• Log huts are coated in a fresh layer of snow

    Valley Forge

    National Historical Park Pennsylvania

General von Steuben

General von Steuben

Baron von Steuben was born on September 17, 1730 in the fortress town of Magdeburg in Prussia. He was baptized with the name of Frederick William Ludolf Gerhard Augustin. Steuben’s direct descent of the male line is as follows:

Klaus Steube (great-great-grandfather
- a miller

Ludwig Steube (great-grandfather)
- a tenant-farmer in Hesse

Augustine Steube (grandfather)
- an ambitious, self-made man, minister in the German Reformed Church, a man of letter. It was Augustine who invented the fictitious claim as a member of an old noble family, Steuben. He inserted the “Von” into his name about 1708.

William Augustine von Steube (father - 1699-1783)
- officer in the Prussian Army, Knight of the Order Pour de Merite

Frederick William Ludolf Gerhard Augustine (Baron von Steuben)
- alias Frederick William Augustus Henry Ferdinand, Baron von Steuben (1730-1794). Officer in the Prussian Army 1746-63, Major General in the Continental Army 1778-84.

As can be seen from a study of his male ancestry, even though both von Steuben’s grandfather and father were of noble descent, his claim of nobility was legally rather dubious. However, it was America’s gain that the Baron or his father did little to end the falsehood started by Augustine Steube. Without this fictitious background, von Steuben would have been unable to gain the training as an officer in the Prussian service which later would become so valuable in the role he would play in American history.

Following in his father’s footsteps, the Baron joined the Prussian Army in 1747, when he was seventeen years old. In May 1756, the Seven Years War began in Europe, and Prussia and Britain were pitted against France, Austria and Russia. At this time, von Steuben was a second lieutenant. He was wounded at the Battle of Prague, where the Prussian army was victorious, despite being outnumbered 2 to 1. In 1758 he served as General Johann von Mayer’s adjutant and principle staff officer in a special detached corps. Von Steuben was promoted to first lieutenant in 1759, and he was again wounded at the Battle of Kunersdorf during the summer of that year. On June 26, 1761, he was transferred to general headquarters, where he served as a staff officer in the position of a deputy quartermaster. Later in 1761, he was taken prisoner when Major General von Knoblock surrendered at Treptow on the Russian front. In 1762 he was released, promoted to captain, and he eventually became an aide-de-camp to Frederick the Great. Then he joined the King’s personal class on the art of war, where young officers were trained in the complicated art of leadership. But shortly, following the peace treaty, he was discharged from the Prussian army on April 29, 1763.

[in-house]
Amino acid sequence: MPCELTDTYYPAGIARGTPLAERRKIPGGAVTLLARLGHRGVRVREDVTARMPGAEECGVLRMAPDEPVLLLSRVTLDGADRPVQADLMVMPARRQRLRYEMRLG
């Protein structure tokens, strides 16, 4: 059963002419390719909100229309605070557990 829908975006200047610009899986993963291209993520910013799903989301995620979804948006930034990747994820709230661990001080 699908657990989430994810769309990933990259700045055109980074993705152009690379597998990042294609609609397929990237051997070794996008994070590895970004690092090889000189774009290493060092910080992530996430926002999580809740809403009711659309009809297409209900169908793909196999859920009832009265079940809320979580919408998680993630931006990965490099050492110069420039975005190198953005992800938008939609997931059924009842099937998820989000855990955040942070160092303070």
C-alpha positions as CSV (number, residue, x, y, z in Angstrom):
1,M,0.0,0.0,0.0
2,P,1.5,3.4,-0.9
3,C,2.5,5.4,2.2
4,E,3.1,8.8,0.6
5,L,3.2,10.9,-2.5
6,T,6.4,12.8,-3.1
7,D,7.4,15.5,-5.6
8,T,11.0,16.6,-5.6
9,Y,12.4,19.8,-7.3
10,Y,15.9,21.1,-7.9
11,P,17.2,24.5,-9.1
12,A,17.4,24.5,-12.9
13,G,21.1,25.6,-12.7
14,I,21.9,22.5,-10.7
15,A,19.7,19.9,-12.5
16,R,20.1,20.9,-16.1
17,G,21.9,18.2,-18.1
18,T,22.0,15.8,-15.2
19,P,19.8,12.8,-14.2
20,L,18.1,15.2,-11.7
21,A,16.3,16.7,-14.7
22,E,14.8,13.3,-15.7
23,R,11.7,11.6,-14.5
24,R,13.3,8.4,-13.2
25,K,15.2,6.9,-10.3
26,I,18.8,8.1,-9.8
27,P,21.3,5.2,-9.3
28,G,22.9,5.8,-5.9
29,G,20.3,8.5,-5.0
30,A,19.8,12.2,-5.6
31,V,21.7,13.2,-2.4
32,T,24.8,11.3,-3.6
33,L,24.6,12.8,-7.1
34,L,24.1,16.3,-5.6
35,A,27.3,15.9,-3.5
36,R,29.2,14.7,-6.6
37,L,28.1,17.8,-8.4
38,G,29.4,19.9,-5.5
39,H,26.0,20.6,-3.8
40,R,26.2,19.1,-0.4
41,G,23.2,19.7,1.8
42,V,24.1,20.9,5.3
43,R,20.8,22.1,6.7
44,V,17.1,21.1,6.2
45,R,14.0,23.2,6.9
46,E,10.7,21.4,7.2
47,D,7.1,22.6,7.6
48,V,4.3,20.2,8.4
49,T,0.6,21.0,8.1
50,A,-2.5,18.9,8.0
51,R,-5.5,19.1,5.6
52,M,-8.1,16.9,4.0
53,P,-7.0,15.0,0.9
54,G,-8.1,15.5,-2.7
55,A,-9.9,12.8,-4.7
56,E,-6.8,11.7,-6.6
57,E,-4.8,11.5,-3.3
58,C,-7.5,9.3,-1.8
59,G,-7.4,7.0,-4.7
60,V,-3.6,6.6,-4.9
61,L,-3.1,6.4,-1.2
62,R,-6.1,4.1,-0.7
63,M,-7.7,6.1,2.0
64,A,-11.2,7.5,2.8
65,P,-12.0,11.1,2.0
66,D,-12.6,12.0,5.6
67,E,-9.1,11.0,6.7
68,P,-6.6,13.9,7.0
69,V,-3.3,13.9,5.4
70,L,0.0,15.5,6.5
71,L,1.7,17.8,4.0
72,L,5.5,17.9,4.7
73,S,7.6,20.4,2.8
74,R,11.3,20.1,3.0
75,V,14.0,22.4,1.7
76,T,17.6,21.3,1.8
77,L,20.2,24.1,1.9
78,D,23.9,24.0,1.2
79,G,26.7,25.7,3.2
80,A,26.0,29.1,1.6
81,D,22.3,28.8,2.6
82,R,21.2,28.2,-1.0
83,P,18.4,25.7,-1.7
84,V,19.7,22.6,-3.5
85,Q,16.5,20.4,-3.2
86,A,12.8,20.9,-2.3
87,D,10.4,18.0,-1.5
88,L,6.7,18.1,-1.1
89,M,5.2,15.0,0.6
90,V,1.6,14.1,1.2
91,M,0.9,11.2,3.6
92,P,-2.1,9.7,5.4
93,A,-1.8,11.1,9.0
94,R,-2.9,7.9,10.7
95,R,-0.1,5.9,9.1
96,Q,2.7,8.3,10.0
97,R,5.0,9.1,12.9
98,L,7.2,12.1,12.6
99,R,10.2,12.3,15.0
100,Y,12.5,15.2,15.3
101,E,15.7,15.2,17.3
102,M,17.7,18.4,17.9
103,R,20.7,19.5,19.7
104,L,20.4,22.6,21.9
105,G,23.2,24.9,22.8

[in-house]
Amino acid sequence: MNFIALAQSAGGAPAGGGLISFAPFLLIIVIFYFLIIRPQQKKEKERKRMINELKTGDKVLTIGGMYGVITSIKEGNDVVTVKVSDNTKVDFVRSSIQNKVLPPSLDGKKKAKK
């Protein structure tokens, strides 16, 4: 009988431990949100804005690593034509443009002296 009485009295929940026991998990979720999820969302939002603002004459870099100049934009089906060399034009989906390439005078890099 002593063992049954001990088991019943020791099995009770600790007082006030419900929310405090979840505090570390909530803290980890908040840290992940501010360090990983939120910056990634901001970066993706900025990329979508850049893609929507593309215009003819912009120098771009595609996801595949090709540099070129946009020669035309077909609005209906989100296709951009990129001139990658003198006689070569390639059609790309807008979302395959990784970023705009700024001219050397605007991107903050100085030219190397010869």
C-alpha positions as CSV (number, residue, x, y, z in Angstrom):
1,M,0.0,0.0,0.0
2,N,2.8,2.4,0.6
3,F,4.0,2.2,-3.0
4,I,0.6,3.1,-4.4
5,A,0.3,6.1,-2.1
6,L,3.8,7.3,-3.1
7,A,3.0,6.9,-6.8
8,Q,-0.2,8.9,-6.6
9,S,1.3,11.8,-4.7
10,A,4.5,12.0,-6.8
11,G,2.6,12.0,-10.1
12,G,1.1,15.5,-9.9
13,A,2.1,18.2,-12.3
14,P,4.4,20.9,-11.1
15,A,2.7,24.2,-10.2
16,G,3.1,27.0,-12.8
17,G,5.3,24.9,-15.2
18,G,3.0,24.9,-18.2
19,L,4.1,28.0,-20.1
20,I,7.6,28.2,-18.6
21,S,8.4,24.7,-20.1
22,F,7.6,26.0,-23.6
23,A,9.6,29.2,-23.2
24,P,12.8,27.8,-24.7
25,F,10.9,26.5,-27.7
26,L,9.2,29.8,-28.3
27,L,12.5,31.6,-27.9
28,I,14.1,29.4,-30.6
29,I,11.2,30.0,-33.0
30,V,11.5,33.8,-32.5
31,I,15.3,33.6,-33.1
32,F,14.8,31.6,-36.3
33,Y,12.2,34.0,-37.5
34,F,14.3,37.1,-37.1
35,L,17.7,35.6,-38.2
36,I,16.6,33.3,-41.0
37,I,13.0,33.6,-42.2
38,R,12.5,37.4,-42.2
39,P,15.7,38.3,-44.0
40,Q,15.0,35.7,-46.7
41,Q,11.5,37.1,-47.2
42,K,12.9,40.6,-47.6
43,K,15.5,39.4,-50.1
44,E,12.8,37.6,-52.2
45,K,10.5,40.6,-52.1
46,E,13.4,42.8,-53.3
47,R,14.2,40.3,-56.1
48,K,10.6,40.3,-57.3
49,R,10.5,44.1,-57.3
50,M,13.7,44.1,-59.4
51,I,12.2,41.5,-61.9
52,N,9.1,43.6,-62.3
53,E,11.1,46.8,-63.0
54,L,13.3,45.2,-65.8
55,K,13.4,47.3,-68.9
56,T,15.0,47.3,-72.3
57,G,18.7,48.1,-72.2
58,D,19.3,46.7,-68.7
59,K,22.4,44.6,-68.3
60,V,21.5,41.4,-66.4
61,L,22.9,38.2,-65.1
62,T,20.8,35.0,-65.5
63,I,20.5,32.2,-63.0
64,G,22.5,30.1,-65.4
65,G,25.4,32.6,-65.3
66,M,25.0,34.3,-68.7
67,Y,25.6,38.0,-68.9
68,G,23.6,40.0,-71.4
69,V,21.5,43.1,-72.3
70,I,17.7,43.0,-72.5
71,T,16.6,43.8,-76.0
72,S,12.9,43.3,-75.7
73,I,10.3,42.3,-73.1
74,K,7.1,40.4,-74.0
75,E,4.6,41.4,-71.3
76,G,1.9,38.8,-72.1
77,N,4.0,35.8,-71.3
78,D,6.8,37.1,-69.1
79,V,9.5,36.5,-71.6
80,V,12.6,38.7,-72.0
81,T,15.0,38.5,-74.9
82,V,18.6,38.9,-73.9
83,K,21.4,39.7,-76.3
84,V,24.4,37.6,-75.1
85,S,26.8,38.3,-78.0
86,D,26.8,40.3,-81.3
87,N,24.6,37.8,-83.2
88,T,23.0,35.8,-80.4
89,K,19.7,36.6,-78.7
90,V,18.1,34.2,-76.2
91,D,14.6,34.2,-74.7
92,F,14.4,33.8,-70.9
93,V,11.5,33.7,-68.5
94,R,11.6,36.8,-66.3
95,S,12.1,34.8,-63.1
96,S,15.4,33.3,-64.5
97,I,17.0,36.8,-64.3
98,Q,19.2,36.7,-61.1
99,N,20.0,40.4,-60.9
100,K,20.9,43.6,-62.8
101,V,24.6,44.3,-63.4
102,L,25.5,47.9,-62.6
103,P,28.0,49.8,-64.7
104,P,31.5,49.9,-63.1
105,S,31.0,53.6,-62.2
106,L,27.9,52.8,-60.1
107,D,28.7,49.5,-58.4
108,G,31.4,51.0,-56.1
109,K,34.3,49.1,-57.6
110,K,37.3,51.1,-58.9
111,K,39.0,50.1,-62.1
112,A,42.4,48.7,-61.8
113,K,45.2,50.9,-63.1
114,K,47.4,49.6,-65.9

By 1763, however, von Steuben had gained all of his military experience which was to be so valuable in his service to the American cause. He had learned the methods of war in what many considered to be the greatest and most advanced army in the world at the time. He had also received training with a special detached corps and as a general staff officer when the two concepts were virtually unknown to the rest of the world. This prepared von Steuben for his work with the American army, where it became his task to bring uniformity and order to the drills and maneuvers of the Continental Army.

The road to America began in 1763, when von Steuben met Louis de Saint Germain in Hamburg. Saint Germain later became the French Minister of War during the American Revolution. This casual acquaintance was renewed in France while von Steuben was serving as Grand Marshall to the Prince of Hollenzollern-Hechingen. He held this post from 1764-1777. As Grand Marshall, the von Steuben served as the administrative director for the Prince and his court. During this period, he received the Star of the Order of Fidelity on May 26, 1769, from the Duchess of Wurttemburg (niece of Frederick the Great), whom von Steuben had greatly impressed personally. Soon after, in 1771, he received the title of Baron, seemingly from the Prince of Hollenzollern-Hechingen.